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MLP: Friendship is Magic "Putting Your Hoof Down" Recap



Tired
of being pushed around all the time, Fluttershy learns how to be more
assertive from a minotaur named Ironwill. But she ends up taking the
lessons too far.

Fluttershy
is very sweet and calm with a deep love of animals and nature. I can
relate, and so she was my favorite character for most of the
first season until Rarity eventually took her place as my favorite character. As her name suggests Fluttershy is rather
shy, although she has shown great courage before. She’s not shy when her friends are in danger, or when she’s dealing with vicious wild animals (except for full-grown dragons). She is shy when it comes to dealing with other
ponies and the like; she doesn’t want to bother anyone or do anything that could possibly be perceived as rude, a fact which her rabbit (Angel) often exploits
for his own advantage. This episode’s premise of Fluttershy learning to be assertive was to be expected and it played out as I expected it would, though “Putting Your Hoof Down” is still a great episode despite that.

 

This episode focuses on five characters: Fluttershy, Rarity, Pinkie Pie, Angel, and a new character: Ironwill the minotaur. Fluttershy was perfectly in character early in this episode and I felt for her when others deliberately pushed her around. Even though she did end up taking things too far, it felt good to watch her finally getting her way for a change. Although the show has proven it can handle having all six main characters involved, it was great that this episode also focused on Rarity and Pinkie Pie instead of forcing in all of them. The smaller group allows for greater focus on each individual character, and Rarity and Pinkie Pie were the best choices for supporting characters. Pinkie is by far the most outgoing pony but she isn’t a foil to Fluttershy like Rainbow Dash, while Rarity is probably the closest friend to Fluttershy (as shown in “Green Isn’t Your Color”). Angel was the reason why Fluttershy had to deal with the ponies in the market, which was an excellent gauge for Fluttershy’s character growth. Finally there’s Ironwill, who isn’t a bully despite how he might seem. He’s a great character who passionately believes in what he’s doing, that his lessons in assertiveness are helping ponies (of course, money is a motivation for him as well). The only issue I found with Ironwill is that he’s a minotaur, a half-man in a show where there’s no man to speak of. The point isn’t brought up for good reason.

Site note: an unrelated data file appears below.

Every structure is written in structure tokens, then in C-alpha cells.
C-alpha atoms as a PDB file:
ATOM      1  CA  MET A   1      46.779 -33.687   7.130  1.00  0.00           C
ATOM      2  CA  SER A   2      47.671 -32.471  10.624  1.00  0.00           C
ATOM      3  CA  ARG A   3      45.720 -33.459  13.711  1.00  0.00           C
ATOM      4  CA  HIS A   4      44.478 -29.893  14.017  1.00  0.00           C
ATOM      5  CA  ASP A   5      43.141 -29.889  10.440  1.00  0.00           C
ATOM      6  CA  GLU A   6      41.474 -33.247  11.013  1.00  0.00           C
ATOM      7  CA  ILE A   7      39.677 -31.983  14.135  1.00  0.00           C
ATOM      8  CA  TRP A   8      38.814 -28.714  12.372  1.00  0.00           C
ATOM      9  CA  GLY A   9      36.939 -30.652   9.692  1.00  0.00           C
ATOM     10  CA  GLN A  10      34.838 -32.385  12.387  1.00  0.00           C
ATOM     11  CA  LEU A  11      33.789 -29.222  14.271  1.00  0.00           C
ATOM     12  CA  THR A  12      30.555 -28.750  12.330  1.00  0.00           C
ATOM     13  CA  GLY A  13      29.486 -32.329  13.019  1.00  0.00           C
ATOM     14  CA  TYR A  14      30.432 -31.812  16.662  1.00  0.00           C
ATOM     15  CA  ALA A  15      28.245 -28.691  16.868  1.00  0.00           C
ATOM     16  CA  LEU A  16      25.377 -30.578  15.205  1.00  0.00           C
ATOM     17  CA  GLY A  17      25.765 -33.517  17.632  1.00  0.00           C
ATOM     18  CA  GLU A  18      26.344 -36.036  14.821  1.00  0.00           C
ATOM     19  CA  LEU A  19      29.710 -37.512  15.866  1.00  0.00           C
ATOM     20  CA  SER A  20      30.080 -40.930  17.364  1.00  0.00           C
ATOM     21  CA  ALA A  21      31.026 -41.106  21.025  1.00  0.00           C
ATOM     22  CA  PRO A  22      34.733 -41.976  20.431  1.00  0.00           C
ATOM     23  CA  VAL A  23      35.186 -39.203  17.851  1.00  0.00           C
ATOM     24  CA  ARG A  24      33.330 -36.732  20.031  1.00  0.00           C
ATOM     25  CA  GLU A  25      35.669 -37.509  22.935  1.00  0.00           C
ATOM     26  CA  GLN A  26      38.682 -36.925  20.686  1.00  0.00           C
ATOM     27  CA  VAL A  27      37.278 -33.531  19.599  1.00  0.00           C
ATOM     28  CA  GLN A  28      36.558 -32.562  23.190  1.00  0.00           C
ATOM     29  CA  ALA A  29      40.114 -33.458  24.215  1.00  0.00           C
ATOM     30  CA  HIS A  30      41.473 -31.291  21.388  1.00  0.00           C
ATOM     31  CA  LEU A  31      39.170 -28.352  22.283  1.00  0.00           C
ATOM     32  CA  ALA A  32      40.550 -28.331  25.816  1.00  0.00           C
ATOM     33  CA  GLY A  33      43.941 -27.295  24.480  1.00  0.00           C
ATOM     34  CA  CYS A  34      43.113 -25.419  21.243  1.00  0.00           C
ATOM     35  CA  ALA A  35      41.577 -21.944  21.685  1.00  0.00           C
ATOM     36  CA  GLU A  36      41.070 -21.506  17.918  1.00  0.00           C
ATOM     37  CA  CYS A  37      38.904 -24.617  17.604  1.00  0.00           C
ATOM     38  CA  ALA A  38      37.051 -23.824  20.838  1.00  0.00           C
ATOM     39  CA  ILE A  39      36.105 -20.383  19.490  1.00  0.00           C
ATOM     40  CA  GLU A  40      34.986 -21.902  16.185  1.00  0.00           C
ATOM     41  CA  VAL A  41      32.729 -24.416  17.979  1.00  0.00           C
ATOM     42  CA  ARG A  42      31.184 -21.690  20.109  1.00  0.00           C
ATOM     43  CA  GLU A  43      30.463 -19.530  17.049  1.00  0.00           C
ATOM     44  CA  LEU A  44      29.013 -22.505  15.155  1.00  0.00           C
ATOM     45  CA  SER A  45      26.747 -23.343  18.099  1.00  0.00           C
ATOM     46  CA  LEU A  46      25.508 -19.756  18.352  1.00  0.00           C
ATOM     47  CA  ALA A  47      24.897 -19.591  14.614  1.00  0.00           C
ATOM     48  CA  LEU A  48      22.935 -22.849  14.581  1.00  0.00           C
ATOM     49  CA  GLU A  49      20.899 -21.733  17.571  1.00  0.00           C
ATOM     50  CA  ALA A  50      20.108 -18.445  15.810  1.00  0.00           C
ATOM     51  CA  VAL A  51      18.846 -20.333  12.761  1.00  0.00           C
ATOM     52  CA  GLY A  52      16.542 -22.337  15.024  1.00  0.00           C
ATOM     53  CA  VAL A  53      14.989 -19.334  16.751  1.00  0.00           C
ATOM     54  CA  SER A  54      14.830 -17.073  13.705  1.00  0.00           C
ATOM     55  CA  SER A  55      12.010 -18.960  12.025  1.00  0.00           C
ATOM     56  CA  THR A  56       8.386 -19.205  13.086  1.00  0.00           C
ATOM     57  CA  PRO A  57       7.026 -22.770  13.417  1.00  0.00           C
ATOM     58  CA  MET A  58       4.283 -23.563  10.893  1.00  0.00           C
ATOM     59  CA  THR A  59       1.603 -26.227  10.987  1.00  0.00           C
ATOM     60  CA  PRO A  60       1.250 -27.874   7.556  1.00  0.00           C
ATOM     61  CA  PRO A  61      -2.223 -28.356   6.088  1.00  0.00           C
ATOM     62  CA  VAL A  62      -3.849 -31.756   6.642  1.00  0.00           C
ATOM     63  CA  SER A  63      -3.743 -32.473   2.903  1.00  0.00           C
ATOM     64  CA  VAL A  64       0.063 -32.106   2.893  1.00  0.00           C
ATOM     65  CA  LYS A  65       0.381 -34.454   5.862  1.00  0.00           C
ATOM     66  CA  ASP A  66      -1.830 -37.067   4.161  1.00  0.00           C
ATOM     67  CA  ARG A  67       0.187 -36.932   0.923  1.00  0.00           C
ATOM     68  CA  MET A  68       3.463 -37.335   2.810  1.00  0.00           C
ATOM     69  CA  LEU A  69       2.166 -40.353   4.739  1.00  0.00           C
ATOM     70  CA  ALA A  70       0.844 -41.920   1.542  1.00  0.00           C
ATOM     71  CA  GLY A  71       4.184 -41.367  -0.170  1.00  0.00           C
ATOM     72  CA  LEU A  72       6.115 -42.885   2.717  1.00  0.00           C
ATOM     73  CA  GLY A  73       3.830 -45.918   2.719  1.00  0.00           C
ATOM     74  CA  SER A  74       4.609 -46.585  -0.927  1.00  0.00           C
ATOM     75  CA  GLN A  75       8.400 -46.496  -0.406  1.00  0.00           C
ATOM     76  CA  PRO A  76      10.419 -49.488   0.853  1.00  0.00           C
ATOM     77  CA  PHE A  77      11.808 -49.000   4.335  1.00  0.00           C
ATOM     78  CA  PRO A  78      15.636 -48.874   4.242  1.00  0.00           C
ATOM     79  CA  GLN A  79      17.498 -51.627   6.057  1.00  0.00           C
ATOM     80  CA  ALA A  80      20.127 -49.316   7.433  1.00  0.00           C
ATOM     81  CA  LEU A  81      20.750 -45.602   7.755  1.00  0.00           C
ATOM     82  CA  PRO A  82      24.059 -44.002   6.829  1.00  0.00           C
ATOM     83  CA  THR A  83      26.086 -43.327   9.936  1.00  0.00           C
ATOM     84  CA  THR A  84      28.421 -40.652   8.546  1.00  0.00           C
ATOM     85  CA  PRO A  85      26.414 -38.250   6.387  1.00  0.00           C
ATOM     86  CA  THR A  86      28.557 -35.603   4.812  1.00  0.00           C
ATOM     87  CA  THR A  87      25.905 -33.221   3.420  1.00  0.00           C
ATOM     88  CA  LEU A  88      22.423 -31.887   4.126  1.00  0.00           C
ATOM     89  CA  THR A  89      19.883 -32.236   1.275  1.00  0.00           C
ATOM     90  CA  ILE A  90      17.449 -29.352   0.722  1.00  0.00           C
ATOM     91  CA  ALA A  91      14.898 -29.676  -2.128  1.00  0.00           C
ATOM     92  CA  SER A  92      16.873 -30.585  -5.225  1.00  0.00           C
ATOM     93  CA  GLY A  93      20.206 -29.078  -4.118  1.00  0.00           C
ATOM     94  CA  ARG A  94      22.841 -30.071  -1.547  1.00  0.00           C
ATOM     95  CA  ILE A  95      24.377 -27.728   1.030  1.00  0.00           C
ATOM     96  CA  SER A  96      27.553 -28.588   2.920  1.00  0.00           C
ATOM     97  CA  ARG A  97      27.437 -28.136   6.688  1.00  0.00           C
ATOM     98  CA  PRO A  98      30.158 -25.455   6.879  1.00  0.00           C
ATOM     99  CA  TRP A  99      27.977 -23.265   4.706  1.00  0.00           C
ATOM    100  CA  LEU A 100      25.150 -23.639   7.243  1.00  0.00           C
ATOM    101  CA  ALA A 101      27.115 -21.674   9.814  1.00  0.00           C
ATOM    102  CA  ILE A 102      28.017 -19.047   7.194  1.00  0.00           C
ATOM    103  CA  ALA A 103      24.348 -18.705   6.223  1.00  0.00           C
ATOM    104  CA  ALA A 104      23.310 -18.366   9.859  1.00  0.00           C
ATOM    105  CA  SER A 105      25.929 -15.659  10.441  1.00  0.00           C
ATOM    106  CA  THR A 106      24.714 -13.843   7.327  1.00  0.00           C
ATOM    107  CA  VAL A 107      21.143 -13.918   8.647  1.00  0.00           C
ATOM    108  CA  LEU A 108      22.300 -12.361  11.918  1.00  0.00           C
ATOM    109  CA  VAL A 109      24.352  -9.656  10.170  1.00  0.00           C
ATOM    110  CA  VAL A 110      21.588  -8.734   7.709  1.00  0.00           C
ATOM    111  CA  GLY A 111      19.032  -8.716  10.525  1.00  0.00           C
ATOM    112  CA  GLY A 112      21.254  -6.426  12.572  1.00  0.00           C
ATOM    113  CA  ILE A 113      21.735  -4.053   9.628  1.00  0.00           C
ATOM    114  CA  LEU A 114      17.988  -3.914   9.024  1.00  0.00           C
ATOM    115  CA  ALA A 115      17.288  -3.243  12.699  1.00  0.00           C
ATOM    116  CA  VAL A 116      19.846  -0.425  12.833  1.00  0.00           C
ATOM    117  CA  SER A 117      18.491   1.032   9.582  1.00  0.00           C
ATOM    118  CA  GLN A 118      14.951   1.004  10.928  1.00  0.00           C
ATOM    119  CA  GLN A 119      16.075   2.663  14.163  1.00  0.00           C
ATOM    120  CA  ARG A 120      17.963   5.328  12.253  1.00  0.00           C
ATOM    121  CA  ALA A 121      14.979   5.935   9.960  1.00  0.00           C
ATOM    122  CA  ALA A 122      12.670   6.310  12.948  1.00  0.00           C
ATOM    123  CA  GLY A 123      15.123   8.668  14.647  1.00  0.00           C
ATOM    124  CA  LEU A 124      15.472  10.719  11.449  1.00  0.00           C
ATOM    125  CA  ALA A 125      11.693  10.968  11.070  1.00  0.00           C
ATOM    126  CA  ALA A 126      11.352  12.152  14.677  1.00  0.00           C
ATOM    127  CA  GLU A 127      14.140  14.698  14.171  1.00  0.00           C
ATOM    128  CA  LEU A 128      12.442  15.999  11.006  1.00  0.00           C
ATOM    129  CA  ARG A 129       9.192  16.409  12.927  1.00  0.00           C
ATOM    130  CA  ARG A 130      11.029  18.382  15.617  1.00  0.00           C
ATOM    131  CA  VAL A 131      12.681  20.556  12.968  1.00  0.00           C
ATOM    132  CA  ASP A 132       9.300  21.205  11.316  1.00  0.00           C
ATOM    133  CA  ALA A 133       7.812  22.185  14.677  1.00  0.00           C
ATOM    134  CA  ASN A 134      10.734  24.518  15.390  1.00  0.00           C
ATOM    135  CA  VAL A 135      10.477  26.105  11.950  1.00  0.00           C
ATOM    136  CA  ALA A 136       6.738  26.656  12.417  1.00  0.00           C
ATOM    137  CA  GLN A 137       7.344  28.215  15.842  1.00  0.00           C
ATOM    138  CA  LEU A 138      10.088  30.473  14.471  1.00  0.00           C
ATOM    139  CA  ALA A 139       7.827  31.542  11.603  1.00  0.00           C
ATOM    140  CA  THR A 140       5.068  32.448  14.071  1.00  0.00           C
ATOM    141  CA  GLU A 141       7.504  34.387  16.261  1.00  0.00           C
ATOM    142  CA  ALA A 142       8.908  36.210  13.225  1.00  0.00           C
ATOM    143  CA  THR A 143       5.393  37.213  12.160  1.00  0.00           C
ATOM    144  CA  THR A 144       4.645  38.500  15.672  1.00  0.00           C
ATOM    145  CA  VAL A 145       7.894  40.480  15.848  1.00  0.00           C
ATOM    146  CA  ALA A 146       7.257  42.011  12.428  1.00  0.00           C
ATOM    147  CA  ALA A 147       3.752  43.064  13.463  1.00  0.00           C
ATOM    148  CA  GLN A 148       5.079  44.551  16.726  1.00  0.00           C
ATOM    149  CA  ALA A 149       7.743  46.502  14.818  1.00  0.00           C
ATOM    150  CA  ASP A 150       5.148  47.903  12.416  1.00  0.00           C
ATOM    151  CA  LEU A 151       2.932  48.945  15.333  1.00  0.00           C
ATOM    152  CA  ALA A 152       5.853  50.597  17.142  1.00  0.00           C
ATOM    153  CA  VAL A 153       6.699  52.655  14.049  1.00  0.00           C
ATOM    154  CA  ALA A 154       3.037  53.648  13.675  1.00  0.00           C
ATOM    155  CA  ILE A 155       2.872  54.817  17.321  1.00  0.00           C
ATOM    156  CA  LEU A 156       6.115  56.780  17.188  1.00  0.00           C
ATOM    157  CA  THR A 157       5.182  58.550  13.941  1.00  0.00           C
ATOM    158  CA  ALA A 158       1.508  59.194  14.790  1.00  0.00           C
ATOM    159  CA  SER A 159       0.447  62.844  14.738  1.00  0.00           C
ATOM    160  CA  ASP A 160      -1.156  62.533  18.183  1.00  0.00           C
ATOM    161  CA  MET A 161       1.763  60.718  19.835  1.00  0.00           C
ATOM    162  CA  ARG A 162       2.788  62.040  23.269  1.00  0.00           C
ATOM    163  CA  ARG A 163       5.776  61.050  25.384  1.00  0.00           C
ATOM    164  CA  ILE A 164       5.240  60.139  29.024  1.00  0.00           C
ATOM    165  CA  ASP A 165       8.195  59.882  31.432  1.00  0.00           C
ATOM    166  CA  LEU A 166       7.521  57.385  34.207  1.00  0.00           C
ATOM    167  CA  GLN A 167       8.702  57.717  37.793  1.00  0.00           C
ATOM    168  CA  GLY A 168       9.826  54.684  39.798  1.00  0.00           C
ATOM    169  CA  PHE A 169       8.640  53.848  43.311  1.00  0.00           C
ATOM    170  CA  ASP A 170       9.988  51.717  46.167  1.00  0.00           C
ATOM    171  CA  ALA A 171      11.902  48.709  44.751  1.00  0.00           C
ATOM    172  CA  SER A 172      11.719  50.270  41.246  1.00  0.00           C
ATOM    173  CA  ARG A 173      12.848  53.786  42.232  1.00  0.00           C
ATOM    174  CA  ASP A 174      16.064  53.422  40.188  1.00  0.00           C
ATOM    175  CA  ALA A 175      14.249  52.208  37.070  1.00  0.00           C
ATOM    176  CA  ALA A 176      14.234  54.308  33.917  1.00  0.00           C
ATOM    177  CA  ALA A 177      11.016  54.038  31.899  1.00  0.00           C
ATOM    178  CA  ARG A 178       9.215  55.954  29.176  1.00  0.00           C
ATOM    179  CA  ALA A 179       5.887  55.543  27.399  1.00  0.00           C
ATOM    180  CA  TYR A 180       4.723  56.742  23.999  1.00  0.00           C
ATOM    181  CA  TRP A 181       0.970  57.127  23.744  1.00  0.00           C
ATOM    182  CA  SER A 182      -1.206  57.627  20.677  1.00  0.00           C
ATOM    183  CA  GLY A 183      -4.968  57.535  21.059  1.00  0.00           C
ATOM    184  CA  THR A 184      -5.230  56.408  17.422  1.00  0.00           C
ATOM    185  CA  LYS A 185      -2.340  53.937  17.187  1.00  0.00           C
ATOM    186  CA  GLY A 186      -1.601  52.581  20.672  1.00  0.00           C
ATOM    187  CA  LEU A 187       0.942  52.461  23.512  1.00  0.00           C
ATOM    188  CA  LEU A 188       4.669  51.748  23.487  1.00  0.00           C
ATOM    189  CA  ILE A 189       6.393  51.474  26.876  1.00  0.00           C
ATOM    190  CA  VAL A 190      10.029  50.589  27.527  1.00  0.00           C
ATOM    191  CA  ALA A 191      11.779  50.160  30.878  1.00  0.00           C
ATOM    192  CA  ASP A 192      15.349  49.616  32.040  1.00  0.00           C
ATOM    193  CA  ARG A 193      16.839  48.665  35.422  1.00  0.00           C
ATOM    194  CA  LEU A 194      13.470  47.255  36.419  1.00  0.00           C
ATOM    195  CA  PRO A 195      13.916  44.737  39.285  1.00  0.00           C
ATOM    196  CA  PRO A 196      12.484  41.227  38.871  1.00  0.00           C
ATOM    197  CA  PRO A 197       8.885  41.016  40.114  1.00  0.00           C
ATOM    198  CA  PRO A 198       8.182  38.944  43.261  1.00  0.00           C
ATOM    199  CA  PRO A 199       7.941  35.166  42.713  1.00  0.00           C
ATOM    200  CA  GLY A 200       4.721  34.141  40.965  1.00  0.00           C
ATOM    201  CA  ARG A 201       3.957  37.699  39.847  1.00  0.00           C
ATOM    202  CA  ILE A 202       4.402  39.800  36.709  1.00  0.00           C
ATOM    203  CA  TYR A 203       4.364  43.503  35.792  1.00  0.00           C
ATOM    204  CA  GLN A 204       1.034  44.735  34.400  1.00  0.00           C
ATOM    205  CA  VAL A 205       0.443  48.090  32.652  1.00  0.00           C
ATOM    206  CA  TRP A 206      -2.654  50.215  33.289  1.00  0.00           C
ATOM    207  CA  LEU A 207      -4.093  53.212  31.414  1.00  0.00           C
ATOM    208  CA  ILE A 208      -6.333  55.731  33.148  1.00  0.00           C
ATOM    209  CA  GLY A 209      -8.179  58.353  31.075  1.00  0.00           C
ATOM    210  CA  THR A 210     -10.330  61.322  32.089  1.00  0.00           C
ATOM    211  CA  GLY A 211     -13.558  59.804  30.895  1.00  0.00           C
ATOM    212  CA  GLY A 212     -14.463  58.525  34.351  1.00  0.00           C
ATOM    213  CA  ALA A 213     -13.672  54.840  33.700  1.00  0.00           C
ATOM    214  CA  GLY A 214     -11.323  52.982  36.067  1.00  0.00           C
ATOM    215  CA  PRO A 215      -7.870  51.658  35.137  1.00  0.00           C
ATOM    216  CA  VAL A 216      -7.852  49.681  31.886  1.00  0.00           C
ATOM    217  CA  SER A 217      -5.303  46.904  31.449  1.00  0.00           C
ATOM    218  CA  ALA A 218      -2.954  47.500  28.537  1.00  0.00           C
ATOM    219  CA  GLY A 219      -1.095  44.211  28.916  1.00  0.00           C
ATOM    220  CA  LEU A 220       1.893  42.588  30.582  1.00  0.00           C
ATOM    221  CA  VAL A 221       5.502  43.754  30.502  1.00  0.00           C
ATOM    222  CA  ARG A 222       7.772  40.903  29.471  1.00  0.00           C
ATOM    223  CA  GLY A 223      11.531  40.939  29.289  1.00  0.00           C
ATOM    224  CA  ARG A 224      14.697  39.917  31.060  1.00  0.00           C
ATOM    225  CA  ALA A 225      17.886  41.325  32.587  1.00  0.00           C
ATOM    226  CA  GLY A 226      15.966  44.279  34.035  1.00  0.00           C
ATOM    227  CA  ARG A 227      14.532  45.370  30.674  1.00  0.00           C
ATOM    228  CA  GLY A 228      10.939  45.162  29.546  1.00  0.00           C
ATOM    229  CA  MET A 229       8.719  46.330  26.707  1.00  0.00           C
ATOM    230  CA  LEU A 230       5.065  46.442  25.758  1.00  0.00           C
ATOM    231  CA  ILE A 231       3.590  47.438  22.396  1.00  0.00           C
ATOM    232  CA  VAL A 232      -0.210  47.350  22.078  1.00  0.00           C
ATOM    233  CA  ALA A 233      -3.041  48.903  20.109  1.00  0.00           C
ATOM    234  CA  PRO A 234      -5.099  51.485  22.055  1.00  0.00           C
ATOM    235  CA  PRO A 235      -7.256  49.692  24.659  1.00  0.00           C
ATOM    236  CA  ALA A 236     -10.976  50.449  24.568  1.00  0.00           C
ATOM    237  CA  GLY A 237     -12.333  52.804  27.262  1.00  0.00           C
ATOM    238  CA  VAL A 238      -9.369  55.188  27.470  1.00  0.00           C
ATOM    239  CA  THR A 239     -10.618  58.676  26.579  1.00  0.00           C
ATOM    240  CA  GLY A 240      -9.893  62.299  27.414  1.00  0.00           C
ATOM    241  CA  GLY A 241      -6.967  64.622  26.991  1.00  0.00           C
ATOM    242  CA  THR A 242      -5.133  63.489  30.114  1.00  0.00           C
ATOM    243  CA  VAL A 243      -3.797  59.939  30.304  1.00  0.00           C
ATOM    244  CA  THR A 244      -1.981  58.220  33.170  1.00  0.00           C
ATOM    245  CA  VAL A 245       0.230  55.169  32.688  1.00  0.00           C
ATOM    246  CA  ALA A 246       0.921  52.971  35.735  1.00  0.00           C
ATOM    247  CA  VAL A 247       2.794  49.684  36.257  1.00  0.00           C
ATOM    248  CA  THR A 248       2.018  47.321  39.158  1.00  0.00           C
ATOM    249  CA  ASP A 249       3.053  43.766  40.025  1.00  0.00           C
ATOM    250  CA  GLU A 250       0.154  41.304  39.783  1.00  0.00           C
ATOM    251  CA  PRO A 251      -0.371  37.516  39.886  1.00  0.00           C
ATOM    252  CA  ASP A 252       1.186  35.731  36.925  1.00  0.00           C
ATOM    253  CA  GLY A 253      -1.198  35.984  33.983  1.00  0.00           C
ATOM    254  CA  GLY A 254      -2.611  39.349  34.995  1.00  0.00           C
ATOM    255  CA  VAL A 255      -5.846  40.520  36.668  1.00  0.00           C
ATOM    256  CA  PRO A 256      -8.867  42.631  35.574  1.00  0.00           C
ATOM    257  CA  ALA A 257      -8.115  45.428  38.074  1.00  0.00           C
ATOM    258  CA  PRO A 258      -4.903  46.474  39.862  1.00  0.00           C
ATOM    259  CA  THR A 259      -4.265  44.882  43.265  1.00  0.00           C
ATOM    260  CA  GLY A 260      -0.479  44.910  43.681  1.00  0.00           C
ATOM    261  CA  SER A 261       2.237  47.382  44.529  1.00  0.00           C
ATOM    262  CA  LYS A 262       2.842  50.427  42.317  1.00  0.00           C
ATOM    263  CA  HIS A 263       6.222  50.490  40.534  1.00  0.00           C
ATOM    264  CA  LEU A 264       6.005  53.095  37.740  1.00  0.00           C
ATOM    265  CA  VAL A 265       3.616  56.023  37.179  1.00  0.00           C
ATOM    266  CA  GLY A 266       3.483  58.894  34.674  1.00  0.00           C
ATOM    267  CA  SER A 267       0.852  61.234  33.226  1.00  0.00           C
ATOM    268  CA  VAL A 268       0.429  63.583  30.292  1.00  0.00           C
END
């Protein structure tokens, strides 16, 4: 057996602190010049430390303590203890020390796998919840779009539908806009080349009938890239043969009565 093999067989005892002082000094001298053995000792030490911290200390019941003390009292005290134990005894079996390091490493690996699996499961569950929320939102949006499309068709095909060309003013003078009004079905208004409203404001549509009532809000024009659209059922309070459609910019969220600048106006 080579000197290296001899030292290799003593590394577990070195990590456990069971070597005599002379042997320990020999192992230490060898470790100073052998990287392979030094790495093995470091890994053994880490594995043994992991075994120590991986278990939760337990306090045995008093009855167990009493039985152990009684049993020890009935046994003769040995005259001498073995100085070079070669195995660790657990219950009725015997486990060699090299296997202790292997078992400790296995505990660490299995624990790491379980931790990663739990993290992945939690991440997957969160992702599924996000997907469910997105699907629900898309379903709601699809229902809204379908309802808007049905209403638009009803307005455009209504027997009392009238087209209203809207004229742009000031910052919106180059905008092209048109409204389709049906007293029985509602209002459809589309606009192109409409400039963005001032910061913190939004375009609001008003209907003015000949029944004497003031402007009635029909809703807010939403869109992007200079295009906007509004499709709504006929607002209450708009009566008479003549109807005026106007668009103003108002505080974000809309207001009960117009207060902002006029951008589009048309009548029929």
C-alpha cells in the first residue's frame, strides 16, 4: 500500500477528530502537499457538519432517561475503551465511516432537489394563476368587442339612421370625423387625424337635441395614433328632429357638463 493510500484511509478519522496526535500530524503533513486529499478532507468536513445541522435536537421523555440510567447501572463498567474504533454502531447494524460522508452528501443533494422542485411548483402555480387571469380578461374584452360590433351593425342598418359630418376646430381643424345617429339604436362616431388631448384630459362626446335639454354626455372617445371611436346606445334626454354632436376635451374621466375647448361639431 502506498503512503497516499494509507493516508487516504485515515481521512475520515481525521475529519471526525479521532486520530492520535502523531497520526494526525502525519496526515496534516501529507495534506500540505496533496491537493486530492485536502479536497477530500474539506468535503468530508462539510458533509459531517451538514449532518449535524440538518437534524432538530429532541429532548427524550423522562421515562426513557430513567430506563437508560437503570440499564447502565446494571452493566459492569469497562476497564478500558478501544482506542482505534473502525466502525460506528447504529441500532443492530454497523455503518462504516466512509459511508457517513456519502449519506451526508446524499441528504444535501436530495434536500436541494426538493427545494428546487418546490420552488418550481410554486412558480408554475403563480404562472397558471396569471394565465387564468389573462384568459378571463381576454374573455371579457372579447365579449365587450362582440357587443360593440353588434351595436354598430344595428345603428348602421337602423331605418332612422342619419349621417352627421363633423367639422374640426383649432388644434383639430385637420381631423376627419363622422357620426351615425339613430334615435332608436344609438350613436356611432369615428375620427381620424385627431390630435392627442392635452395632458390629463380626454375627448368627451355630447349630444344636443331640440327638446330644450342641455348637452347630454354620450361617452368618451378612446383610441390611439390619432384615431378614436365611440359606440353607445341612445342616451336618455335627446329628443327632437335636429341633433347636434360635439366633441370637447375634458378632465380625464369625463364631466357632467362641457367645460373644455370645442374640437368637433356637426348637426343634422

The episode begins with Fluttershy feeding some of her animal friends. But Angel refuses to eat anything except a very particular recipe,
which he coerces her into agreeing to make for him. The scene beautifully sets things up and gets right to the point, though it makes me angry with Angel. At the market Fluttershy tries to buy what she needs to make Angel’s meal, but things don’t work out as others push her around and take what she’s looking for instead. Rarity and Pinkie Pie happen to be in the
market and try to help Fluttershy by showing her what to do instead
of being a pushover. Rarity flirts, while Pinkie Pie’s method of tricking a stubborn merchant into compromising brought a smile to my face. When Fluttershy tries out
those techniques however, she fails miserably and gives up. She makes the recipe as best she can without her final ingredient, but Angel acts like a jerk when he finds out. This causes Fluttershy to realize that she really does have a problem with letting others push her around, at which point she conveniently finds a letter for an assertiveness seminar led by Ironwill and vows to never to be a pushover again! During the seminar (which once again makes me wonder about the exact extent of technology in Equestria), Fluttershy is called on stage and has a small breakthrough. Ironwill seizes the
opportunity to state that if his training can work for her, it
can work for anypony. The crowd cheers and Fluttershy is left with the encouragement and motivation to actually stick to the lesson.

From
there you can probably figure out what happens next, up to a point.
Fluttershy applies what she learned and starts getting her way, with each victory inspiring her and building her assertiveness until she starts to take it too far. Of course in her joy Fluttershy doesn’t even realize
that’s happening, and she eventually gets into an argument with her friends about her behavior. After she hurts their feelings Fluttershy realizes she’s become a monster and feels guilty, so she locks herself in her cottage. Rarity and Pinkie Pie try to help, but things go from bad to worse until Ironwill shows up to collect his payment for the lessons at the climax. The ending is satisfying one that pits Fluttershy against Ironwill himself, ultimately teaching a lesson that it’s important to stand up for yourself without changing who you are or taking things too far.

“Putting Your Hoof Down” is very well done. It leans more
towards the serious side but still featured a nice level of humor. From a technical viewpoint I saw much improvement visually; the animation is getting better and the area where Fluttershy now has more detail with more of the surrounding area being shown. Speaking of details this is one of the few times money has ever been mentioned or shown in the show; it was interesting to see that dose of realism. I
highly recommend this episode; its outcome was expected but it presented its material in a fresh way. Plus, it was truly satisfying to finally see Fluttershy grow this way as a character.

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